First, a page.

Definition of solstice in English:

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Pronunciation: /ˈsōlstəs/
Pronunciation: /ˈsälstəs/


Either of the two times in the year, the summer solstice and the winter solstice, when the sun reaches its highest or lowest point in the sky at noon, marked by the longest and shortest days.
Example sentences
  • The minimum length of shadow during a day is less in summer than in winter and at the solstices it changes from lengthening to shortening or visa versa.
  • Now that the solstice has passed, winter is officially upon us.
  • This first day of summer - the solstice, when the sun is at its peak - was traditionally a time of celebration for the ancient Druids.



Pronunciation: /sälˈstiSHəl/ Pronunciation: /sōlˈstiSHəl/
Example sentences
  • The Druids, whose Stonehenge temples can be seen in England, regarded mistletoe with reverence and used to burn it in sacrifice during the solstitial festivities.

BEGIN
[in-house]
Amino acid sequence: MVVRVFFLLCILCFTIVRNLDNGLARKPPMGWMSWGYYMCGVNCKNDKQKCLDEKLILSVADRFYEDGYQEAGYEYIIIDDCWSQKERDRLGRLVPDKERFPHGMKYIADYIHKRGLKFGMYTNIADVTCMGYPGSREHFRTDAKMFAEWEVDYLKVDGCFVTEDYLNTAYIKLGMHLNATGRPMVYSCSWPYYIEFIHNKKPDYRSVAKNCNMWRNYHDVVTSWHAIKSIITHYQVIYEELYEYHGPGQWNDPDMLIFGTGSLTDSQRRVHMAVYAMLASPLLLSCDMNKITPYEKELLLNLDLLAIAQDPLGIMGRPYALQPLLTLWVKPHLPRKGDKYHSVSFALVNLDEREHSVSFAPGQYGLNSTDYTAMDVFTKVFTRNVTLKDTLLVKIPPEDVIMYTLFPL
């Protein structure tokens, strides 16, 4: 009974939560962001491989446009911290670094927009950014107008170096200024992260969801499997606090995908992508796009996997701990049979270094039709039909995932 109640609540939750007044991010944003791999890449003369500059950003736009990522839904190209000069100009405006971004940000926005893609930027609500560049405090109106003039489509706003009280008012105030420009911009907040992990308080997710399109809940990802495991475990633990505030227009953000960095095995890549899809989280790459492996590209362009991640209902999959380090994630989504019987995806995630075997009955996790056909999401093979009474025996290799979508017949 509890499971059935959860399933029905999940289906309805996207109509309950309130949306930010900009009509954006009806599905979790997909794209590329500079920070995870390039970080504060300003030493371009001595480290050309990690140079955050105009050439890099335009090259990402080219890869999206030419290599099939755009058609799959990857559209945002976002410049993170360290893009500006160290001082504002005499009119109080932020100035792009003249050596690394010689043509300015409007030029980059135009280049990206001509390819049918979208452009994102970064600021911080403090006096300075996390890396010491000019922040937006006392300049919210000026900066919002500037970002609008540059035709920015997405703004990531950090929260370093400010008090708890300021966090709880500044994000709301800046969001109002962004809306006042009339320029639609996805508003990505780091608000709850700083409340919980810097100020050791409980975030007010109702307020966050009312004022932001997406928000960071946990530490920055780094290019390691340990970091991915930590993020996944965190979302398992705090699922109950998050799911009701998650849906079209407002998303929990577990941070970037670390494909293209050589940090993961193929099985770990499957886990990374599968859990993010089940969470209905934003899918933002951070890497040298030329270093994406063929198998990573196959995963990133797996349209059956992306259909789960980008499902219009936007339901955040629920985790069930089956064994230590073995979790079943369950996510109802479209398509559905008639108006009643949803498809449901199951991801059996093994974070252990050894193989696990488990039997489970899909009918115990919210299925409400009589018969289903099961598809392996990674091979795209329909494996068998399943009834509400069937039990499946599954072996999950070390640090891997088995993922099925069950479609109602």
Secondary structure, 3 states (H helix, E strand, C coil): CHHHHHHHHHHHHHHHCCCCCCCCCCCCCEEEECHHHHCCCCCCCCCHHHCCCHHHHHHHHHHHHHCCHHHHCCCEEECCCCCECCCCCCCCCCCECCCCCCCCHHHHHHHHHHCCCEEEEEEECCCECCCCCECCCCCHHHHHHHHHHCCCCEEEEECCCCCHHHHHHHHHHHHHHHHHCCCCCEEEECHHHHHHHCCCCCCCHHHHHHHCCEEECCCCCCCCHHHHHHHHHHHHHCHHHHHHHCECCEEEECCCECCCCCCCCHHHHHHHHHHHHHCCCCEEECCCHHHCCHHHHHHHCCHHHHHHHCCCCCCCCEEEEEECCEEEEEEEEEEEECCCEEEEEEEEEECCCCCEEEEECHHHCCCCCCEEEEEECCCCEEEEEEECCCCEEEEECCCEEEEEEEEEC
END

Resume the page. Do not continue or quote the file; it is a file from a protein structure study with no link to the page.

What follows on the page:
• In Egypt generally, the solstitial worship followed that of the May and equinoctial years.
  • The solstitial colure is a great circle which passes through the celestial poles and these two solstitial points.


Middle English: from Old French, from Latin solstitium, from sol 'sun' + stit- 'stopped, stationary' (from the verb sistere).

  • solar from Late Middle English:

    This is from Latin solaris, from sol ‘sun’, a base shared by mid 19th-century solarium, a use of a Latin word meaning both ‘sundial’ and ‘place for sunning oneself’. From the same source comes solstice (Middle English), the second half of which comes from Latin sistere ‘to stop’; and from Italian, based on Latin, parasol from parasole, formed from para- ‘protecting against’ and sole ‘sun’. Old English sun is from the same Indo-European root.

For editors and proofreaders

Syllabification: sol·stice

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